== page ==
THE SNOB PARTY
By J. F. Hartigan
"Well, why don't you make your
friends acquainted, then?" asked
"My dear mother-an-law, I assure
you I should be perfectly willing."
answered John Stevens, "but you
see my wife won't let me. People in
our position have to live a double ex
istence." "Nonsense, John," interposed
Lydia Stevens, pettishly. "In New
York one does as New York, that's
all. The idea of introducing Millie
Gray to the Lentfields!"
"But why can't it be done?" asked
her mother. "Aren't folks just as
neighborly in New York as at
"Well, say! That's a good one!"
exclaimed John. "You don't under
stand, mother-in-law. Now it's this
way. Millie and her folks are old
friends, and when we first came to
New York we were thick enough to
gether. But when I made some
money my wife got acquainted with
another set, rich people, my dear
lady, who wouldn't even conde
scend to look once at Millie because
she's a stenographer. Why, Bertram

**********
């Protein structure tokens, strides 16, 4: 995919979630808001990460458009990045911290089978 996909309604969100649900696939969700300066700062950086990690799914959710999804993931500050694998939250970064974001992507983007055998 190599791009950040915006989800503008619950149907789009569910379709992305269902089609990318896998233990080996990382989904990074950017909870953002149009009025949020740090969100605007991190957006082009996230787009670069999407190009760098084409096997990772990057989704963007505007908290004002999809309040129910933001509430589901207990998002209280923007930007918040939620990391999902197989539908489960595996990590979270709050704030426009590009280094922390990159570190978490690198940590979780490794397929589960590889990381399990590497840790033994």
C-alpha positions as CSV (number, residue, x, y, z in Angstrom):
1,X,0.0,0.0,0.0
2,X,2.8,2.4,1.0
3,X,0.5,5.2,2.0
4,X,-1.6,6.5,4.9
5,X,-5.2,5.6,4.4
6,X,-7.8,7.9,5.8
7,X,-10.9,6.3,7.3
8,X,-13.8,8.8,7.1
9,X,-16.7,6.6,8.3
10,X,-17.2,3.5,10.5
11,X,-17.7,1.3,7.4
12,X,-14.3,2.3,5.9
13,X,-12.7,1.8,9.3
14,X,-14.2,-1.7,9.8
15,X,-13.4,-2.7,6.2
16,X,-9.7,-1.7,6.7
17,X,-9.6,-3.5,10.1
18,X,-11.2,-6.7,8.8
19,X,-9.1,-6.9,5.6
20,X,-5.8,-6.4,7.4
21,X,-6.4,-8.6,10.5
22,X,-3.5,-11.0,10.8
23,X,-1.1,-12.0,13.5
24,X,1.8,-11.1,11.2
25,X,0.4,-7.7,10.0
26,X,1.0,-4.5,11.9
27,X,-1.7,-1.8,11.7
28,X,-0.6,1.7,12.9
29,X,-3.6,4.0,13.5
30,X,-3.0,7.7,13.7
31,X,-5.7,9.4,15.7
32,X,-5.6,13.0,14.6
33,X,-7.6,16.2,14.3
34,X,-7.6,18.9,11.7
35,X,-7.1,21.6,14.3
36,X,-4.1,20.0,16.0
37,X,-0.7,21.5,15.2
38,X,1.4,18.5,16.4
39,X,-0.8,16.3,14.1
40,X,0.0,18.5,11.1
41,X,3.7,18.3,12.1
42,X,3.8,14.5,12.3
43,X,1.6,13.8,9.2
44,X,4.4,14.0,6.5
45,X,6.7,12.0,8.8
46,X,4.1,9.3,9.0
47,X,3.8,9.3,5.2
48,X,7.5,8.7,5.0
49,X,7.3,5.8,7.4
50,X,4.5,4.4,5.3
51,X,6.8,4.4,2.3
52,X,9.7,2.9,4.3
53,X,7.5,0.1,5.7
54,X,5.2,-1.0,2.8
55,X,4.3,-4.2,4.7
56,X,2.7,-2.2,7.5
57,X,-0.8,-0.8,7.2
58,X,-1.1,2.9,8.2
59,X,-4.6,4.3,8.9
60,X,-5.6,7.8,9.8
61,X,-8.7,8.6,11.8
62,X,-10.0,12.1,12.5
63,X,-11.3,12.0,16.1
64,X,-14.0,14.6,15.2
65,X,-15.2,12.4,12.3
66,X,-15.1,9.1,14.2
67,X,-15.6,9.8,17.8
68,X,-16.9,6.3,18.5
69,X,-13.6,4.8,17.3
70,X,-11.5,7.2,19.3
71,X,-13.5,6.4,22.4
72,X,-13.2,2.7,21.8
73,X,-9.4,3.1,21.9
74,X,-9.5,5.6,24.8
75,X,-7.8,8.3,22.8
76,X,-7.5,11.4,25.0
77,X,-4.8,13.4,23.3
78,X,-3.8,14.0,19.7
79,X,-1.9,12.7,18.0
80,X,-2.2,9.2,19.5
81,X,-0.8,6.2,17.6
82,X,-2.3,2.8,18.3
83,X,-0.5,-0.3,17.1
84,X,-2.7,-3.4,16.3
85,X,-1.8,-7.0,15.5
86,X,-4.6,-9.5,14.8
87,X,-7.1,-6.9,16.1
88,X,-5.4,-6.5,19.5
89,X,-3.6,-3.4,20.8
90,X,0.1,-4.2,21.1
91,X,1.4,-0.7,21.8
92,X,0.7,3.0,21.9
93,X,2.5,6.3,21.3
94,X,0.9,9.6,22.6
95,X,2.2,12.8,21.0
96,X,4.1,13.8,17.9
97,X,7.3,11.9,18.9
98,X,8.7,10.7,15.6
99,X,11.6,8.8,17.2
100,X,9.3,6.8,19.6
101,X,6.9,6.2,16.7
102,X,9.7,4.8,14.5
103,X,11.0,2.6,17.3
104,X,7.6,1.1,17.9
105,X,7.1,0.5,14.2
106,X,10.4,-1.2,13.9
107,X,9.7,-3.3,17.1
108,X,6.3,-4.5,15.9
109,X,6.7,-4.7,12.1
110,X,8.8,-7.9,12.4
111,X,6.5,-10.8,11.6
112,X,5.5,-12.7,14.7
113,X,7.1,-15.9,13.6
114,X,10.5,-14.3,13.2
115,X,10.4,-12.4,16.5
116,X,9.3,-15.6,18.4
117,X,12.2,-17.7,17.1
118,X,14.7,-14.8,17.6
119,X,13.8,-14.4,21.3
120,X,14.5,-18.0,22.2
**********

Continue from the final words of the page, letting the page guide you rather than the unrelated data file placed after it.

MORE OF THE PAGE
Lentfield comes into a cool million
at 25, apart from what his father will
"Well," said the old lady, "all I can
say is, folks are folks, wherever
you find 'em. And it's my belief that
Bertram and Millie would be tickled
to death with each other."
"But Bertram's always in love any
way," snapped her daughter.
"By George, yes," shouted John.
"Just now he's worrying his moth
er's life out for fear he will be en
tangled with a fast woman. She
came to me in tears about it You
see, she doesn't know we have com
mon friends like the Grays, and she
thinks we are in her set."
"So we are, John," said his wife
"Well, anyway, she came into my
law office I suppose I can repeat
what's common gossip. It appears
that Bertram has to consult another
law firm a good deal, and while he
was there he had their stenographer
do some work for him. Took her
out to supper afterward and seems
bent on 'marrying her."
"How do you know that part,
John?" inquired Lydia.
"His mother told me. She said
there was a fuss at home when Ber-
The Girl Had Never Looked So
Sweet, John Thought
tram wanted to bring the girl there
for a visit. Old Lentfield raved and
fumed and threatened to cut him
"But she may be respectable,
John," protested Mrs. Plunkett
'May be," he admitted. "But any-:
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